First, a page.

Tegavivint for Myeloid Leukemia
Iterion Therapeutics, Inc., a venture-backed, clinical-stage biotechnology company developing novel cancer therapeutics, today announced the initiation of a Phase 1 clinical trial to investigate tegavivint as a potential treatment for acute myeloid leukemia (AML). This investigator-initiated trial is being led by Tapan M. Kadia, M.D., from the Department of Leukemia at The University of Texas MD Anderson Cancer Center.
Tegavivint is a potent and selective first-in-class inhibitor of Transducin βeta-like Protein One (TBL1), a novel downstream target in the Wnt/beta-catenin signaling pathway. Binding of TBL1 to beta-catenin in the nucleus is necessary for activation of beta-catenin-dependent gene transcription. Tegavivint’s targeting of TBL1 prevents the TBL1/beta-catenin complex from forming and specifically inhibits beta-catenin’s oncogenic activity without disrupting key cell membrane functions that have been linked to toxicity common to other drugs in this pathway.
“We are very excited about this trial to research tegavivint as a potential new treatment for AML, the most common type of leukemia in adults,” stated Rahul Aras, Ph.D., CEO of Iterion Therapeutics. “Having recently established the drug’s safety and clinical activity in a proof-of-concept Phase 1 study in desmoid tumors, we are expanding our clinical footprint to address additional cancers characterized by beta-catenin overexpression such as AML, NSCLC and certain pediatric cancers. The initiation of the AML clinical trial represents an important advance in this growth strategy.”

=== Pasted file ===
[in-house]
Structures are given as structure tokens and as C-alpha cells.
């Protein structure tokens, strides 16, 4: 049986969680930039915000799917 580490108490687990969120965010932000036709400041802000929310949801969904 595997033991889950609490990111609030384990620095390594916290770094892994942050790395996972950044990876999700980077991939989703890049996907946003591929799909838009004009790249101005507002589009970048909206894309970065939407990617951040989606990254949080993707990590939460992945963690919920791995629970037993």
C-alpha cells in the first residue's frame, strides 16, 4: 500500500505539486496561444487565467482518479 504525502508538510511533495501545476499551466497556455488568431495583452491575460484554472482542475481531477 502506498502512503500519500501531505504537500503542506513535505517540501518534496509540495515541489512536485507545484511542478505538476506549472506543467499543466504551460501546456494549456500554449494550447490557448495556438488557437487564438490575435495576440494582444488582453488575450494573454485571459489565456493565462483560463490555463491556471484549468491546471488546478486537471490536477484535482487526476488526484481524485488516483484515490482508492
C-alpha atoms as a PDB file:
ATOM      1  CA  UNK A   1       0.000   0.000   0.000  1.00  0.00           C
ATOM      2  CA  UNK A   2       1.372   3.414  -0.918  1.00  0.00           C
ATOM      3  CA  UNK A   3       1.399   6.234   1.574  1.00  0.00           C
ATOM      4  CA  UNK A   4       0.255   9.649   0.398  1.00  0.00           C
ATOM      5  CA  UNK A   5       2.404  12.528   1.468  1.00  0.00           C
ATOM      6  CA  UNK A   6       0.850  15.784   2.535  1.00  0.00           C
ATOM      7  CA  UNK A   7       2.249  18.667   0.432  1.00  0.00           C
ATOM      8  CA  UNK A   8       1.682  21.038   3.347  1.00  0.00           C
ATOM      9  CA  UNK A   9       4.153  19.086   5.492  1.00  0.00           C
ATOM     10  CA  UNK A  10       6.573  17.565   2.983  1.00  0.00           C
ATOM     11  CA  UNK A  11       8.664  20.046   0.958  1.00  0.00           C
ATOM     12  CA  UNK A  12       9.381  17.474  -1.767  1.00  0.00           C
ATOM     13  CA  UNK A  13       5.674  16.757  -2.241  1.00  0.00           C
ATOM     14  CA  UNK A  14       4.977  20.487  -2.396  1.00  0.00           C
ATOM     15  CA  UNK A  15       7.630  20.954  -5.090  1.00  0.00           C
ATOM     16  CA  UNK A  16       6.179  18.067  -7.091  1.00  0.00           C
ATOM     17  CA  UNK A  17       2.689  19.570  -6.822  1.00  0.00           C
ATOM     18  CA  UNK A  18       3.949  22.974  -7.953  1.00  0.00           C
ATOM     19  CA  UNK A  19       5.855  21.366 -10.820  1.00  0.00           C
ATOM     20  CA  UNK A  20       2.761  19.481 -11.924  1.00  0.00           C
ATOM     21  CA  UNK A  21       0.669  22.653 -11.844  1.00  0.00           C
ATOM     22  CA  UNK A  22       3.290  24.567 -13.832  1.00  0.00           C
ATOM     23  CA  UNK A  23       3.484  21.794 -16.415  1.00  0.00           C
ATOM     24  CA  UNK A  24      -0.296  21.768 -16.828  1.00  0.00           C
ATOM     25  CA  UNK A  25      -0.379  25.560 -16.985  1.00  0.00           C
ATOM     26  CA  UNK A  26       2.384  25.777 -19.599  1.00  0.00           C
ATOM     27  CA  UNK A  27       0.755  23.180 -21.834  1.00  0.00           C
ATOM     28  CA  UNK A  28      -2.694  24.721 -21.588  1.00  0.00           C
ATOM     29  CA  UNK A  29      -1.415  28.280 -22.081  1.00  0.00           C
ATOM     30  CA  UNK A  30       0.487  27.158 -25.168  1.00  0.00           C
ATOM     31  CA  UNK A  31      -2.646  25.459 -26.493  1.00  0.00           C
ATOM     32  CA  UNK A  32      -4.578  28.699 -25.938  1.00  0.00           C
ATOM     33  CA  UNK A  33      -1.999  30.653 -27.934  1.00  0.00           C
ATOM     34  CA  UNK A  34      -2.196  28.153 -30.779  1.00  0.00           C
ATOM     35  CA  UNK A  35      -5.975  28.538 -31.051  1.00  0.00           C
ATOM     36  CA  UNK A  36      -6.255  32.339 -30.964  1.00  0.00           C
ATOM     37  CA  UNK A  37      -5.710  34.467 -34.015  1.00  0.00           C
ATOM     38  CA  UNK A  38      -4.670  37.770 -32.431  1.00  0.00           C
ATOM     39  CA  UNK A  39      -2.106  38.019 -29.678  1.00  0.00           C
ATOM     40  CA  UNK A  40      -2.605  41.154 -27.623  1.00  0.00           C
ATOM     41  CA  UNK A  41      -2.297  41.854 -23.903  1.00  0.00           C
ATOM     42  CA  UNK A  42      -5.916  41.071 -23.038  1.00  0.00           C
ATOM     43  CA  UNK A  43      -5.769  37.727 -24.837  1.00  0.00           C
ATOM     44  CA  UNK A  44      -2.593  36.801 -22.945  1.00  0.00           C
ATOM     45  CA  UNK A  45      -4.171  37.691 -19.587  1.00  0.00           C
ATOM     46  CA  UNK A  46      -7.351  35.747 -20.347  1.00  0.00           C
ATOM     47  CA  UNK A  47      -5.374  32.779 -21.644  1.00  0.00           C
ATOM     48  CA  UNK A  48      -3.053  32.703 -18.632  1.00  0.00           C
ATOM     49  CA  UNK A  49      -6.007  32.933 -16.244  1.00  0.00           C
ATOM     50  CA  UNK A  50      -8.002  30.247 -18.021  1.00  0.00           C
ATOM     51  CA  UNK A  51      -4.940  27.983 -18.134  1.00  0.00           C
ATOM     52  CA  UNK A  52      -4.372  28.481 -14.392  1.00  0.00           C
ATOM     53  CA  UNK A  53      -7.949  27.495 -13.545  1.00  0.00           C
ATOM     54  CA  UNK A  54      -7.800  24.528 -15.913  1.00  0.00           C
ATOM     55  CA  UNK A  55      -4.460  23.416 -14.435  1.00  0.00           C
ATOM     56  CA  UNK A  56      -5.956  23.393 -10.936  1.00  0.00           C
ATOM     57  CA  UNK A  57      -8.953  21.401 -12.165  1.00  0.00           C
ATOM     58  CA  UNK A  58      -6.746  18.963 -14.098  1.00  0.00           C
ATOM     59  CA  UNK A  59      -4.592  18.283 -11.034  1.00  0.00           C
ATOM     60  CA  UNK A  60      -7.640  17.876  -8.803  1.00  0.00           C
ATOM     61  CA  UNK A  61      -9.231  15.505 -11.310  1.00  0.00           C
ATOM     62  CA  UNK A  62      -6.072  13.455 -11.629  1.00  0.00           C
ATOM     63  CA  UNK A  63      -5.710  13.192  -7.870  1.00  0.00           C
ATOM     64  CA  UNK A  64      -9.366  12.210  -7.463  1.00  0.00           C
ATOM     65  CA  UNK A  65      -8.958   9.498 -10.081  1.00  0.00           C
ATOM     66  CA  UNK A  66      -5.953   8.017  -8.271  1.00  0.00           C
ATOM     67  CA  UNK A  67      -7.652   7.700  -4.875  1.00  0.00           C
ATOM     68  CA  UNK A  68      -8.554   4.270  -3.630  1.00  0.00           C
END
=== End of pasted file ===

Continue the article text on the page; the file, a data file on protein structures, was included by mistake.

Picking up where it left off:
Aberrant up-regulation of beta-catenin has been documented as essential for self-renewal, growth and survival of AML stem and blast progenitor cells. In AML preclinical models, tegavivint has shown single agent and combination efficacy with chemotherapy and targeted agents, without affecting normal hematopoietic stem cells. The Phase 1 trial is designed as a two-part, open-label, dose-escalation study to determine the maximum tolerated dose (MTD) and dose limiting toxicities (DLT) of tegavivint, as a monotherapy and in combination with decitabine, in patients with relapsed and refractory AML.
“We welcome the opportunity to initiate this clinical trial of tegavivint, which targets TBL1, a novel therapeutic target in the Wnt-signaling pathway that has been implicated by several groups in the progression of AML,” said Casey Cunningham, M.D., Chief Medical Officer of Iterion Therapeutics. “This trial builds upon prior published research from MD Anderson led by Dr. Kapil N. Bhalla that defined the importance of the TBL1/beta-catenin biology in AML and the therapeutic potential for tegavivint in this patient population.”